You could make a good case for Scotland being the center of the global marine energy industry. With perfect roiling seas, a well-funded testing and research hub, and consistent support from U.K. and Scottish governments, startups are experimenting with many intriguing wave and tidal devices–as the slide show of some of the most intriguing devices above testifies.
The bad news is that it’s unlikely any of these designs will produce much power before 2015. Aside from testing, the companies still have to work on bread-and-butter issues like getting power to land, rigging the devices into cost-effective “arrays,” developing an installation and maintenance infrastructure, and negotiating the proper insurance.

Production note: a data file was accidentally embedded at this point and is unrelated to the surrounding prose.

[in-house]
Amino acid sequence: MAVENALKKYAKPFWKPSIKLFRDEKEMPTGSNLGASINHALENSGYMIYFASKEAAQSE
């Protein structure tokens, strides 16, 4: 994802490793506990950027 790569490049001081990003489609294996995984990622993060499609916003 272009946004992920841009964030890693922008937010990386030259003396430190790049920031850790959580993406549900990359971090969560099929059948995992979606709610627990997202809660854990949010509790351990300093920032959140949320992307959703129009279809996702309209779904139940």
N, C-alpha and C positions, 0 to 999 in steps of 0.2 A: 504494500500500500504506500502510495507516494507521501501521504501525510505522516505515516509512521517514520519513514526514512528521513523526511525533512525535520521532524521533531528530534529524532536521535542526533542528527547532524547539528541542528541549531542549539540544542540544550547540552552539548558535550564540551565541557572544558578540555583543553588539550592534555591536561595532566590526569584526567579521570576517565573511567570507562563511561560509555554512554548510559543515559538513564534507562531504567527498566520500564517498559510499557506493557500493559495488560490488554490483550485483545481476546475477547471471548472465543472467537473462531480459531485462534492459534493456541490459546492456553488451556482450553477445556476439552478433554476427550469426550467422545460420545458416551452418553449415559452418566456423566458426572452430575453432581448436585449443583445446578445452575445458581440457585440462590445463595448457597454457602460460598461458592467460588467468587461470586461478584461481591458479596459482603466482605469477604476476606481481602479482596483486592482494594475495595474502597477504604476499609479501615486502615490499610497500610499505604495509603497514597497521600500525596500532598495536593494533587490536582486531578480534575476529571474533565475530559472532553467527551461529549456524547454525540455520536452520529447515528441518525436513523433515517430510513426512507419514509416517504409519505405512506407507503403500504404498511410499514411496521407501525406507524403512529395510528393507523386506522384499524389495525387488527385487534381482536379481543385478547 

But the good news is that it’s likely to happen some day–which is an improvement on a few years ago, when the industry looked, well, dead in the water. Startups point in particular to backing from some of Europe’s most important engineering and energy companies–names like Siemens, ABB, and Alstom, which have all made, or upped, investments recently.
An August report (PDF) said marine could produce 75 terrawatt hours per year by 2050, or about 10% of overall U.K. demand. Marine energy may still be a bit zany and a bit niche for some tastes. But Scotland, especially, is showing it has a future.BS